LEGO 42041 Technic Race Truck Review
The Lego 42041, also known as the Lego Race Truck Set, is a rather exciting build. There are plenty of wonderful things regarding this set, as well as the terms of making it. A thing that people like about the 42041 are the looks of the racks and the pinions of the vehicle. But even if this set doesn’t include any sort of suspension setup when it comes to the wheels, the vehicle, on the other hand, is still nicely constructed. Although it would have been great to see plenty of improvements made with the new parts, which were developed after this set was first released in 2010.
The race car looks wonderful, construction-wise. It’s got a very sharp look to it. However, its supercharger makes the V8 look highly ridiculous. It would be great if the supercharger was slightly toned down a tad bit, then it would look so much better here.
After replacing plenty of the black parts with red parts, you are free to take apart the model right down to its minimum – This could come in handy if you want to motorize it. One of the great things about this is that the vehicle will come apart in segments, making it easy for you to rebuild it just in case you want to see a vehicle again. This was also highly quick to disassemble, probably by ten connections more or less. The only problem here is that the 42041 isn’t a typical B-model Lego race car. But don’t let that stop you from making this the bar in regards to speed of an average Lego vehicle.
You can also modify the front side of the race car, if you want to incorporate a PF Servo motor in the build. The main purpose of lining up with how the servo works with the 42041 lines up with the model you want to create a hinge connection to, much like how the remainder of the model is constructed here. This allows you to hold the wheels in a straight position, and lay down the servo without having to take apart the car. All you need to do is to push down the servo, as if you would do the same with an average Lego brick. This is how you connect the car’s parts together and make up one gorgeous vehicle.
When it comes to the servo, the black connectors must be pushed down right away once you have connected them to the vehicle. After that, the servo is ready to be mounted and dropped into place.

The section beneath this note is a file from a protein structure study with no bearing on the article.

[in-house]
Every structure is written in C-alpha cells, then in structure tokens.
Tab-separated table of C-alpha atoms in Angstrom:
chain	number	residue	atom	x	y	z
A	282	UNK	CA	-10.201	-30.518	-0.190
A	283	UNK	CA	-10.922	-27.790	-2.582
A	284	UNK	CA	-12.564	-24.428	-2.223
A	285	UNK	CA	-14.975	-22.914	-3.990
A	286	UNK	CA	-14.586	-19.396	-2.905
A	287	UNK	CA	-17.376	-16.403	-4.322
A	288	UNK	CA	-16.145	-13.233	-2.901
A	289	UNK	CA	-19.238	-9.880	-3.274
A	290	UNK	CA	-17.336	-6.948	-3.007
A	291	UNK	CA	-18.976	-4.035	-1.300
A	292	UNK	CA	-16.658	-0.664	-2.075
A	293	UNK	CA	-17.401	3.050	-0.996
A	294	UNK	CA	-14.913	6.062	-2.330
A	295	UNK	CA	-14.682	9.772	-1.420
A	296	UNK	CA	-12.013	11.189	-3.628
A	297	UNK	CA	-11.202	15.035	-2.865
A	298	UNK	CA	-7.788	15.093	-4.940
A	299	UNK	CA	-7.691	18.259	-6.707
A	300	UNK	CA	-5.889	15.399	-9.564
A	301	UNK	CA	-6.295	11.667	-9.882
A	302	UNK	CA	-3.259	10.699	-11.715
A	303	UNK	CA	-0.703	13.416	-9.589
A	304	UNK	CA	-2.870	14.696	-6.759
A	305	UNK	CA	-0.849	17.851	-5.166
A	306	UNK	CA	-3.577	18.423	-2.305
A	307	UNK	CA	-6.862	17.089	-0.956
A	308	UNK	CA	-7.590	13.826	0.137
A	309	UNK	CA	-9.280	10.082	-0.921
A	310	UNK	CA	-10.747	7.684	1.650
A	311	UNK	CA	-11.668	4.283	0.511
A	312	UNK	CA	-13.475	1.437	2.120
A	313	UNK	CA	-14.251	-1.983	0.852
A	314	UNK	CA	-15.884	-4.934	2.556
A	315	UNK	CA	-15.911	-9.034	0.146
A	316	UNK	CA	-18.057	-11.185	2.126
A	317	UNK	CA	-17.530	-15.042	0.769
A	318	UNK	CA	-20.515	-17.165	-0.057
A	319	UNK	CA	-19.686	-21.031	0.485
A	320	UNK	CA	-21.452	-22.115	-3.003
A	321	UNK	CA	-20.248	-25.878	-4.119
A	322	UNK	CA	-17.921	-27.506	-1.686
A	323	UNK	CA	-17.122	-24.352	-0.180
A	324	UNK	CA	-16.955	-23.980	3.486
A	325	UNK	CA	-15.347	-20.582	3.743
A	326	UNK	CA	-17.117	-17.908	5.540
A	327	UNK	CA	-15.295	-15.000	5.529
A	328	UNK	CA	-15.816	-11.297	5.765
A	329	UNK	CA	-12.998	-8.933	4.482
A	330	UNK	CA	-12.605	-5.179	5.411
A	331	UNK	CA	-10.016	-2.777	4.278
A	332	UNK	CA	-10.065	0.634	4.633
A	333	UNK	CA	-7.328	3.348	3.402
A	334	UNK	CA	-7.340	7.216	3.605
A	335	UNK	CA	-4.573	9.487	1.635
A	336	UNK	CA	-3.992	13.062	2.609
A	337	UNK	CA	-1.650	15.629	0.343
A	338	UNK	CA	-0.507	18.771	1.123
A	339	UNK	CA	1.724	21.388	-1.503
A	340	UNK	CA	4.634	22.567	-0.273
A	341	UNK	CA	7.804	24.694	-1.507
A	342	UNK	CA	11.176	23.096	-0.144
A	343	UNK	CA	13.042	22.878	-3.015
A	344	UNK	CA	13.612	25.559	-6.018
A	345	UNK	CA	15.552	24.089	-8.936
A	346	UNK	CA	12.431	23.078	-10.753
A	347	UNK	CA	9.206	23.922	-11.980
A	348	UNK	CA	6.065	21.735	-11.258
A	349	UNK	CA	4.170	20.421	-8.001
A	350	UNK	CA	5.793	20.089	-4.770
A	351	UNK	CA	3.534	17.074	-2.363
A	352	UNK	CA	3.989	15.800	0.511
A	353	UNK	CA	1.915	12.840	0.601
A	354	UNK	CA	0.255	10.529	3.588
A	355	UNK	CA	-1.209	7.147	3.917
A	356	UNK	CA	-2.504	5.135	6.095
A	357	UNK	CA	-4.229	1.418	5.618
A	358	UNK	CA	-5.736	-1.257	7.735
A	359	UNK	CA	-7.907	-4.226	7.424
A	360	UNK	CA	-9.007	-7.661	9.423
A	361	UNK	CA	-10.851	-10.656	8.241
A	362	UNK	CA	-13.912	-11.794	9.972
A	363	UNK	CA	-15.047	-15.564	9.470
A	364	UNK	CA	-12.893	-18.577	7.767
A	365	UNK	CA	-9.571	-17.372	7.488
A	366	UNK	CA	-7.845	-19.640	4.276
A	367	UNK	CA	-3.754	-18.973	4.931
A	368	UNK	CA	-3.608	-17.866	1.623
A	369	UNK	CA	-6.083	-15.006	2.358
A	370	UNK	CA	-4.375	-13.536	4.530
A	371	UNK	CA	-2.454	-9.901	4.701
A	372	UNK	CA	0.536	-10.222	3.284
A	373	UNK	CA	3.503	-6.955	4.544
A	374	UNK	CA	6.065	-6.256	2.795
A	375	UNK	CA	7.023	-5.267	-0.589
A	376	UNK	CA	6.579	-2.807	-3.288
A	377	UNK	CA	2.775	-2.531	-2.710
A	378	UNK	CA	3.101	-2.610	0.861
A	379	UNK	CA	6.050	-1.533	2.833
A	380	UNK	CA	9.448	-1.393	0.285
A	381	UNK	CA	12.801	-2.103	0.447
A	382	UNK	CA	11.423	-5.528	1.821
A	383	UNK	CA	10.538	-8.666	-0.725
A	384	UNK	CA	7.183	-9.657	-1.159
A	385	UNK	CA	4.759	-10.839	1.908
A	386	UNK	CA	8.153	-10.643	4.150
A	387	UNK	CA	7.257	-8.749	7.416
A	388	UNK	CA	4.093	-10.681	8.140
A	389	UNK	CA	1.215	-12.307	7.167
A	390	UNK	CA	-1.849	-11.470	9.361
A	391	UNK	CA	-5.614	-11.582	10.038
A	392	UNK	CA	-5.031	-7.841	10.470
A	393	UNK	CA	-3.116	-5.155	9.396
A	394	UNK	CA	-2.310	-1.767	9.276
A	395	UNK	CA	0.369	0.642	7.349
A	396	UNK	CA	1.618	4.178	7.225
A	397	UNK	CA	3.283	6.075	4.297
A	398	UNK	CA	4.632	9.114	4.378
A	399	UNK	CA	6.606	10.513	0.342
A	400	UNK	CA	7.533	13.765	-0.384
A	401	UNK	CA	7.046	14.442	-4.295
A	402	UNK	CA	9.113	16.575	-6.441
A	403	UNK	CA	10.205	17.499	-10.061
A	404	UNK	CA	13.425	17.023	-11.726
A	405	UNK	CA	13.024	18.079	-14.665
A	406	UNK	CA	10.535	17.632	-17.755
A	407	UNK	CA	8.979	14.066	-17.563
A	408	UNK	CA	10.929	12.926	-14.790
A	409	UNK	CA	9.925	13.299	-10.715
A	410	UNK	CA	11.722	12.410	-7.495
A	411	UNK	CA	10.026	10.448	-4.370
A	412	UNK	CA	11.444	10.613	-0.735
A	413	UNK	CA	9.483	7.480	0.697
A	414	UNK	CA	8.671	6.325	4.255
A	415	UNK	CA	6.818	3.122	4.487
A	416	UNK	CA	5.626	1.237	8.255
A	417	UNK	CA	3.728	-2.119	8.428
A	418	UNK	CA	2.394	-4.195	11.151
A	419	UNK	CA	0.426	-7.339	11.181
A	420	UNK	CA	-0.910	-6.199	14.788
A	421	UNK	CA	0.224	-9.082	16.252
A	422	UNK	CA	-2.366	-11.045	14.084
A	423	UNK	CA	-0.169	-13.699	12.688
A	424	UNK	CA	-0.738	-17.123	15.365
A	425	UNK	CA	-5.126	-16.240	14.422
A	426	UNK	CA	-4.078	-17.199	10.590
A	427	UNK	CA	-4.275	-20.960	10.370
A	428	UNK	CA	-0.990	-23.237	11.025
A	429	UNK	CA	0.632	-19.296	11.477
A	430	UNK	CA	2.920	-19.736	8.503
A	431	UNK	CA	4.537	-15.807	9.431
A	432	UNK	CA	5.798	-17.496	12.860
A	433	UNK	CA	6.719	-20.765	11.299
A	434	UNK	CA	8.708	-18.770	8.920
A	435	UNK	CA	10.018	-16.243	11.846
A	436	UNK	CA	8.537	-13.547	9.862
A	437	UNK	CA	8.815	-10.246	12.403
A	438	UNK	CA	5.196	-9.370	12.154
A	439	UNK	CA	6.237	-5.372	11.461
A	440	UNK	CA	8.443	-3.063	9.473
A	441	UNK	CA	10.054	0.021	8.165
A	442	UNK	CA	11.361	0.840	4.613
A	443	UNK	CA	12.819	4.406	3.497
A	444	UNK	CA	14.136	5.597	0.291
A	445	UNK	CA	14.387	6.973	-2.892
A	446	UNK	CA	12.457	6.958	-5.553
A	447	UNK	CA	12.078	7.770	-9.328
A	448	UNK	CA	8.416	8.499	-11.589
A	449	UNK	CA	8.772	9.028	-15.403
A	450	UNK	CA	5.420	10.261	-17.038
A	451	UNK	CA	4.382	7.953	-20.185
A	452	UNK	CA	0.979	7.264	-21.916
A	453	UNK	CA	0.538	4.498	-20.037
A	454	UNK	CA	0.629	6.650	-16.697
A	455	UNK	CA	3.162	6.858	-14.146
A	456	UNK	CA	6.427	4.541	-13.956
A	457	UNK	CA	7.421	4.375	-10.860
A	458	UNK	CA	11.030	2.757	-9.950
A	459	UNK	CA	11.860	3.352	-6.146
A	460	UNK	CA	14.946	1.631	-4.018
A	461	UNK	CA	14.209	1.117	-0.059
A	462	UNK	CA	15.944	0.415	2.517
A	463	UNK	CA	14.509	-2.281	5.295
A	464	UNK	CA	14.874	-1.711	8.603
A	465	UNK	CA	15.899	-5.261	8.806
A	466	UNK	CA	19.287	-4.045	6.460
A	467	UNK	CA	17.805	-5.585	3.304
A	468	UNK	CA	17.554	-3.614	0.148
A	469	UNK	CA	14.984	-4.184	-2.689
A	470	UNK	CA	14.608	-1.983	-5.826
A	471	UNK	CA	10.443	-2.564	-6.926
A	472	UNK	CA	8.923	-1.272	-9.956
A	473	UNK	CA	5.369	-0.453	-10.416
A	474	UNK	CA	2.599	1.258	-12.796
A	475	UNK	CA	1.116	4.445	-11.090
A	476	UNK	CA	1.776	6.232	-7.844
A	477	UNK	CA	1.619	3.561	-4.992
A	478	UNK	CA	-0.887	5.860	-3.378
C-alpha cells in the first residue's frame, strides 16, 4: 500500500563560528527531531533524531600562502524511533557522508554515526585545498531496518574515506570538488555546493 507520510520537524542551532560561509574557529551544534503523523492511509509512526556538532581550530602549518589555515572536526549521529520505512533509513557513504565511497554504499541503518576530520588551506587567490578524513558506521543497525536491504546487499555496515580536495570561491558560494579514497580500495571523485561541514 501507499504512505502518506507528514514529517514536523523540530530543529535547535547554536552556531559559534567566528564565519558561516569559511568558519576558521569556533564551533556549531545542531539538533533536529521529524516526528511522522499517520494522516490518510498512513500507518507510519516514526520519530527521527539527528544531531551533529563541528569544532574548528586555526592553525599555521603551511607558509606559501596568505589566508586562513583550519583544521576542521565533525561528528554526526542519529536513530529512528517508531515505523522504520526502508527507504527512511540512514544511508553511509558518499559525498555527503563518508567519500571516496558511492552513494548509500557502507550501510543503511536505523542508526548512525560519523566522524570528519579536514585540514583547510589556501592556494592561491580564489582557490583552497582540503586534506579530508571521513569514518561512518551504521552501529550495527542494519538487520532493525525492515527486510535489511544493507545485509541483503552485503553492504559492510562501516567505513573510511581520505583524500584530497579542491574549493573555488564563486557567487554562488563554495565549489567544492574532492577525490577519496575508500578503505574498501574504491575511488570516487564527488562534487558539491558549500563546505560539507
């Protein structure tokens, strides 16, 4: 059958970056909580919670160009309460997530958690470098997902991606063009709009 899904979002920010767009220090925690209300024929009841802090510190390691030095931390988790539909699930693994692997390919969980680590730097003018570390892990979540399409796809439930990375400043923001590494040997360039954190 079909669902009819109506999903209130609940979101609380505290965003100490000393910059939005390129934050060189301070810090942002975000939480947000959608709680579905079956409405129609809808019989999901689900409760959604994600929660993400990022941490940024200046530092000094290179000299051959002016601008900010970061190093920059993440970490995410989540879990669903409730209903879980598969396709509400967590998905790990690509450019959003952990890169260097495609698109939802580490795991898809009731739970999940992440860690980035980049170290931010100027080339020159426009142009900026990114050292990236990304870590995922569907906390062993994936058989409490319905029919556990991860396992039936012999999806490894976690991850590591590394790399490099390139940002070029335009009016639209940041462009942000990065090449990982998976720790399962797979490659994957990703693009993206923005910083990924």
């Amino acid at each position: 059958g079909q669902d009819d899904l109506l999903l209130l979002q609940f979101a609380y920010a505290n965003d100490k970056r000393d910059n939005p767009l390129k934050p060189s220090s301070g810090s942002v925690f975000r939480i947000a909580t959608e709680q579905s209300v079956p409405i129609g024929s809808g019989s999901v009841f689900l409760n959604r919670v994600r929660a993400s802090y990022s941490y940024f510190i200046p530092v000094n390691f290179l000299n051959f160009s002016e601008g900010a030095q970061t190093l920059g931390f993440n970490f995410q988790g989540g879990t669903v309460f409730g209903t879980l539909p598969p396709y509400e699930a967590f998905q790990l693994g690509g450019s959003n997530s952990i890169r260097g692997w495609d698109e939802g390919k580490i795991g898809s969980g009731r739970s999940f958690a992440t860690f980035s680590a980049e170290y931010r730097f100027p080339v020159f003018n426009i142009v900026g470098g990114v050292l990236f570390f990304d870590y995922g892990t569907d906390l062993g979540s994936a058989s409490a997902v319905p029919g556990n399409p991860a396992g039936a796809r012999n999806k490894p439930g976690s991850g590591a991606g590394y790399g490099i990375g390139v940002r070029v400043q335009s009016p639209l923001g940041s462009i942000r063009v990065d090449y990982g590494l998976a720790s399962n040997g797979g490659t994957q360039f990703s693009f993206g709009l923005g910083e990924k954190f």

This is a highly interactive set in general – And is slightly different from your typical Lego Technic or general Lego vehicle build. There are loads of hinge connections when it comes to the Lego 42041, in which the loosened parts have the tendency to swing back and forth right into position. When it comes to the vehicle’s parts, this set does include a good amount of Lego Technic beams measuring 1 x 15, alongside panel parts together with a V8 engine. This set in general does provide a good example of what a real Lego race car should be all about, especially in terms of the car’s weight and size. One look at the blue seats and you will know that this is a good position for throwing in Lego’s own Power Functions in it.
It’s just unfortunate that the Lego 42041 also comes with its own set of cons. First, there’s the obvious lack of suspension setup. The aforementioned blue seat is a is a singular left fender panel portion, without its right-side counterpart. A lack of right seat means the lack of a passenger seat. This has probably been addressed before in previous Lego builds, but there are plenty of stickers that accompany the 42041 which are completely specific for certain parts of the car. People have complained about the set of stickers that came all bunched up and squashed right at the bottom side of the box, alongside the instructions. These all came in a wonderful shape. One more concern that people have was in regards to the box – It was very small to fit the tires in, and some of these tires were also squashed a bit by the box, like what happened to the stickers.
When testing it out, the 42041’s XL motor does work out wonderfully. Nobody really expected that it would move that fast. However, the crazy thing about this is the fact that an upgraded XL motor tends to pull in a giant amount of current from inside the vehicle’s Lego battery box. There have been instances in which the thermal fuse trips – But this is probably taken as a good sign, according to those who have owned models similar to this one.